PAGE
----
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CONNECT THE WORLD
European Central Bank Will Not Step In Without Government Action; Russia, China Issue Joint Statement Against International Intervention In Syria
Aired June 6, 2012 - 16:00 ET
THIS IS A RUSH TRANSCRIPT. THIS COPY MAY NOT BE IN ITS FINAL FORM AND MAY BE UPDATED.
BECKY ANDERSON, HOST: Tonight on Connect the World: no knight in shining armor, the head of the European Central Bank tells politicians it's up to them to get the EuroZone back on track.
ANNOUNCER: Live from CNN London this is Connect the World with Becky Anderson.
ANDERSON: Tonight, from the U.S. to China, why millions of us depend on Europe's leaders to act now before it really is too late.
Also this hour, it was once a bustling shopping district, now it's the front line of a battle with Syria's rebels vowing to fight to the bitter end. And.
(BEGIN VIDEO CLIP)
MARIA SHARAPOVA, TENNIS STAR: There is no reason why I can't win.
(END VIDEO CLIP)
ANDERSON: Her hopes high for the French Open. Maria Sharapova on the only grand slam event that eludes her.
Well, first up tonight it's a mess and all indications are that it's set to get even worse. If ever Europe needed a white knight it is right now, but the European Central Bank isn't riding to the rescue. ECB governor Mario Draghi says it's not the central bank's job to fill the vacuum left by political dithering. And despite the deteriorating outlook, he's keeping interests rates on hold.
(BEGIN VIDEO CLIP)
MARIO DRAGHI, PRESIDENT, EUROPEAN CENTRAL BANK: I don't think there is a silver bullet for this. The ECB will continue to act to have its monetary policy oriented to price the medium term. We think this is our best contribution to growth for both the euro area and trading partners in our -- in the rest of the world.
(END VIDEO CLIP)
ANDERSON: Reading between the lines of Draghi's comments a sense that stimulus could be on the way as the ECB says it is standing ready to act. Now have a look at these numbers, that's perhaps why we've got green arrows all around on the markets today. Certainly investors prepared to look to the upside.
But don't be fooled, these markets are cheap and ripe for the picking and volumes are thin at present. You'd be hard pressed, let me tell you, to find anyone we are prepared to say we are anything like out of the economic woods at present. The Dow up 2.3 percent nevertheless. The FTSE, Spain and the German markets all up over 2 percent.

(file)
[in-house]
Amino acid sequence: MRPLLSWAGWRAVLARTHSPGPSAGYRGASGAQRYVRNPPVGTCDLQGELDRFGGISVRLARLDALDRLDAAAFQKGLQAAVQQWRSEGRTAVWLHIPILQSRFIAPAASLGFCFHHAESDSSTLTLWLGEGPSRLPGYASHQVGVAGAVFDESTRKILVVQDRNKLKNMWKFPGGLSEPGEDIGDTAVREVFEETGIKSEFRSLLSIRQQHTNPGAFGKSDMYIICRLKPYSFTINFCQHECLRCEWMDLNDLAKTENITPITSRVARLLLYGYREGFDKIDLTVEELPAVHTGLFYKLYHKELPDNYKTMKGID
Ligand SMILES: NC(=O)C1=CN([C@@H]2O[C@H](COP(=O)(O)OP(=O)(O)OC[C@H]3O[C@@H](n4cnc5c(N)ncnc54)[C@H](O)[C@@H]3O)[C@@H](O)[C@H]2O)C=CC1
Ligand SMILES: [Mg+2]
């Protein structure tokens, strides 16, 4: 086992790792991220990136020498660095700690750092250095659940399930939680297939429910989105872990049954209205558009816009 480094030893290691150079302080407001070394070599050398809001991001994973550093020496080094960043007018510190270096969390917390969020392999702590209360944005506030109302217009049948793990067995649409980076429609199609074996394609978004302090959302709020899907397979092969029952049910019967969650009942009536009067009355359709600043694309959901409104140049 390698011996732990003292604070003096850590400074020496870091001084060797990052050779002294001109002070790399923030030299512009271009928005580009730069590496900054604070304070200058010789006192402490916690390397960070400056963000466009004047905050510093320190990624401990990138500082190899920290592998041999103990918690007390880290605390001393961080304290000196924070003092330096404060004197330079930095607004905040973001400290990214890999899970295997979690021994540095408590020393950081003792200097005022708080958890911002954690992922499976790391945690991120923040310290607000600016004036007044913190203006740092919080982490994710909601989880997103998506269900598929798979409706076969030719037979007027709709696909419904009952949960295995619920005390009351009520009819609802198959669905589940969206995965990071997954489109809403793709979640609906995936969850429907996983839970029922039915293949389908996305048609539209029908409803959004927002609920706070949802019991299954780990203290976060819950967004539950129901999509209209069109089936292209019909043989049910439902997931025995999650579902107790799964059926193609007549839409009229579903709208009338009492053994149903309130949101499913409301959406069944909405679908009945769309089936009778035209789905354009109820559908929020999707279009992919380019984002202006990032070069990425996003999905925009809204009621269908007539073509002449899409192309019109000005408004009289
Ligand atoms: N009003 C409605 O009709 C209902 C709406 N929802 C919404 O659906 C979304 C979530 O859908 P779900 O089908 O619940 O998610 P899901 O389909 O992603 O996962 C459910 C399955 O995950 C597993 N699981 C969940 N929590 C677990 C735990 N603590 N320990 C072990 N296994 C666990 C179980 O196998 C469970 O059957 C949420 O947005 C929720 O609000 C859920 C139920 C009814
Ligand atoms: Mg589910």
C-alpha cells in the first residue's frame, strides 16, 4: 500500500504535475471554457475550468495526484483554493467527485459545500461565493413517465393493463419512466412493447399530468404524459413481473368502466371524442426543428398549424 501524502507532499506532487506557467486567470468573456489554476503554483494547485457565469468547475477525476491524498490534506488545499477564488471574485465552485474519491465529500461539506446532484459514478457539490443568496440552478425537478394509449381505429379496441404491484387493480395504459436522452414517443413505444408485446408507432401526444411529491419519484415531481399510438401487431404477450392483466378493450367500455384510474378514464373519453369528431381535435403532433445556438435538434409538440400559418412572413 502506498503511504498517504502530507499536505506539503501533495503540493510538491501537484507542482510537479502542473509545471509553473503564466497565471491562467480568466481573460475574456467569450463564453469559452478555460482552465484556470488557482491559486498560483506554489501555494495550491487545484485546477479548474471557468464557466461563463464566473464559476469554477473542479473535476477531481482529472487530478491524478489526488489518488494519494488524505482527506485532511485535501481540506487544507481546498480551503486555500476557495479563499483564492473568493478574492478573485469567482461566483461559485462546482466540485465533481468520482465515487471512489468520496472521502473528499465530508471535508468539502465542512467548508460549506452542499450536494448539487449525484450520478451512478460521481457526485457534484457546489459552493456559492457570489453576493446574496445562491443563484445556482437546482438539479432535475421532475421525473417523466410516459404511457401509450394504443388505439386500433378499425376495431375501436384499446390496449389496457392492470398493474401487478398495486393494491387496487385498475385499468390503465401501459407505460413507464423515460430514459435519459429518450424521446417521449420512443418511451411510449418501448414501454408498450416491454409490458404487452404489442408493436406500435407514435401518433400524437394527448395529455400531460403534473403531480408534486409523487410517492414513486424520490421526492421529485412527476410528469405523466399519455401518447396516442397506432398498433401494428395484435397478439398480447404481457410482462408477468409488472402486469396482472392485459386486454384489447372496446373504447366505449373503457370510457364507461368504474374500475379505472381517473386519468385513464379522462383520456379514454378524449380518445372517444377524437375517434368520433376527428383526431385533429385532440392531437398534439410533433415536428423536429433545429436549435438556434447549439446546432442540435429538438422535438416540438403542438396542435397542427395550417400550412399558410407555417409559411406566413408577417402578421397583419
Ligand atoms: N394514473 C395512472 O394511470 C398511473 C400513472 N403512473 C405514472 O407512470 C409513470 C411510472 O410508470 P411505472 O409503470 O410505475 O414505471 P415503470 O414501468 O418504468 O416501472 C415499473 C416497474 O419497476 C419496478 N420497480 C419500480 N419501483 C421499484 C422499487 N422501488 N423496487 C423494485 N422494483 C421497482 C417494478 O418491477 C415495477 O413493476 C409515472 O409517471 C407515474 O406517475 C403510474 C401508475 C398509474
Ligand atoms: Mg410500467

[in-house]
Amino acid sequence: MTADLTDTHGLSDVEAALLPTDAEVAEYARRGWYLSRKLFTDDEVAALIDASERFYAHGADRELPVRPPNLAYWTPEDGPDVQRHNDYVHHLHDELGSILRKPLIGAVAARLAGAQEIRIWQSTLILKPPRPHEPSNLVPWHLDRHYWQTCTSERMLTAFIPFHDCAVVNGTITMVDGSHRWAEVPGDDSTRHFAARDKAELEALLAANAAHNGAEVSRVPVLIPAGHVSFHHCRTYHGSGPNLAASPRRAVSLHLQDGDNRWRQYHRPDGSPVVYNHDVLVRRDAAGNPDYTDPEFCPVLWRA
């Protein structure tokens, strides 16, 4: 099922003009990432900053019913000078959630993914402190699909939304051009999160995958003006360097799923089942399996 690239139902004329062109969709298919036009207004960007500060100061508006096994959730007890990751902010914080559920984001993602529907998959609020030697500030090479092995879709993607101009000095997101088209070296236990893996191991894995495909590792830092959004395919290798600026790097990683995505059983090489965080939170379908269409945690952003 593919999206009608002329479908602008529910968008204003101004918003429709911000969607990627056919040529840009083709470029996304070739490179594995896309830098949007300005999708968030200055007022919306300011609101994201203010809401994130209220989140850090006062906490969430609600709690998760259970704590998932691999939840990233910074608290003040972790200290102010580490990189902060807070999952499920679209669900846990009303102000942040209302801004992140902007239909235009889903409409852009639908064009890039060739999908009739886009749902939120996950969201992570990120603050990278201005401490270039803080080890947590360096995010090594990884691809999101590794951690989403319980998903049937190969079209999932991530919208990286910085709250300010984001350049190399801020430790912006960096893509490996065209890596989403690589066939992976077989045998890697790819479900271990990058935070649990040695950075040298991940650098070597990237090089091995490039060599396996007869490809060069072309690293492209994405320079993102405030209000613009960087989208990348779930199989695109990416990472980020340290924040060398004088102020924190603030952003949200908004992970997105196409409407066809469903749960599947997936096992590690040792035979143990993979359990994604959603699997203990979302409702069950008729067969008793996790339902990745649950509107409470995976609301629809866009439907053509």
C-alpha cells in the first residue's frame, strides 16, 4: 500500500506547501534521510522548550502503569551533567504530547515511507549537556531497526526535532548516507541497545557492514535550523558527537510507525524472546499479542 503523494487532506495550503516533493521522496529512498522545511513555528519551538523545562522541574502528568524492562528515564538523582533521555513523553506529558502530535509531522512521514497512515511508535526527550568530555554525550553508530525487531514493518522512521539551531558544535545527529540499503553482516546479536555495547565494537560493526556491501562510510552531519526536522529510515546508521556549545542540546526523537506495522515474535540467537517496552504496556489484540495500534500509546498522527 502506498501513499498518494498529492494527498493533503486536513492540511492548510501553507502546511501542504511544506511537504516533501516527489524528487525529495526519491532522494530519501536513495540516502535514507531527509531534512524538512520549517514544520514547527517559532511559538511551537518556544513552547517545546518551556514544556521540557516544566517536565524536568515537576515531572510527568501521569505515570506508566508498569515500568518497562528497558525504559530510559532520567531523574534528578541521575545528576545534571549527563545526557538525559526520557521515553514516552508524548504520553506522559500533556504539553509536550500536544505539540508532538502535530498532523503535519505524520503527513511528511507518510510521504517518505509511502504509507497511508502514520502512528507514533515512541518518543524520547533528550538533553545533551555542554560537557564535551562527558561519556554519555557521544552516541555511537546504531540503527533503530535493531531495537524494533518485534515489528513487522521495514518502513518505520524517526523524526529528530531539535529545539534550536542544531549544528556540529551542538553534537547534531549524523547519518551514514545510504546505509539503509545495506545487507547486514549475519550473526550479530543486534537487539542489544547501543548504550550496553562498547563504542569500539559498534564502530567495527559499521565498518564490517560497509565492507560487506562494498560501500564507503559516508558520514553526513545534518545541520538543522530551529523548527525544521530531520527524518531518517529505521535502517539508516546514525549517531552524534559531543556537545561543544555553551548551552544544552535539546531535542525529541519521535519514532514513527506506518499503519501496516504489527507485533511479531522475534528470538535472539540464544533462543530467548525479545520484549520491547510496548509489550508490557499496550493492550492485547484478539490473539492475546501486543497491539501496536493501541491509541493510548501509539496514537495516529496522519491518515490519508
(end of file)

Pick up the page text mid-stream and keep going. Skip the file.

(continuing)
CNN's Richard Quest joins me in the studio tonight live.
I could start in any one of a handful of EuroZone countries with a depressing drip feed of economic news. So where do you want to start?
RICHARD QUEST, CNN INTERNATIONAL CORRESPONDENT: I think we start with Spain. The economics minister says they don't need a bailout for the banks, not yet. Nobody believes him -- well, not personally, but I mean everybody says that there's at least 40 billion, possibly several hundred billion that needs to be put into Spanish banks to capitalize them. So we've got that one that's a festering sore.
You've got the downgrade of certain German banks by ratings agencies because of their exposure. You've got industrial production numbers from Germany that were weak -- I'm just ticking them off as we go through them.
Outside the EuroZone, you've got weak numbers on PMI, purchasing managers index in the UK.
It doesn't matter where you look, Becky, the numbers are weak, and worst of all there is no confidence or seemingly leadership.
ANDERSON: I wish we weren't talking about this three years into this crisis, but we are. All of which of course for the ECB then, the European Central Bank, firmly back in the spotlight today.
QUEST: Yes. And everybody privately says Draghi will rid to the rescue. The problem is he's not doing it just yet. And he says he's not going to do it any time soon. He says it's up to national governments.
If he playing a game of chicken, waiting to see who moves first, is this his great strategy? He will come in if -- to go -- you know -- an Armageddon, something is on his doorstep. But he will have to use liquidity, but for the rest of the world, from President Obama to the Canadian Prime Minister Stephen Harper, they are saying today to Europe we want an action plan and we want it now.
(BEGIN VIDEO CLIP)
STEPHEN HARPER, CANADIAN PRIME MINISTER: I don't want to sound too alarmist. We are kind of running out of runway here. And you know in terms of the structure of the EuroZone, in terms of addressing some of these problems, we do need to see the broader game plan. We just can't say let's wait until the Greek election. We cannot have a Greek election determine the future of the global economy, that's not fair to anybody.
(END VIDEO CLIP)
ANDERSON: As you rightly pointed out, U.S. President Barack Obama also in this making his voice heard. He spoke to both his German and Italian counterparts that I just want to our viewers on that, once again reminding them of the need to strengthen the EuroZone.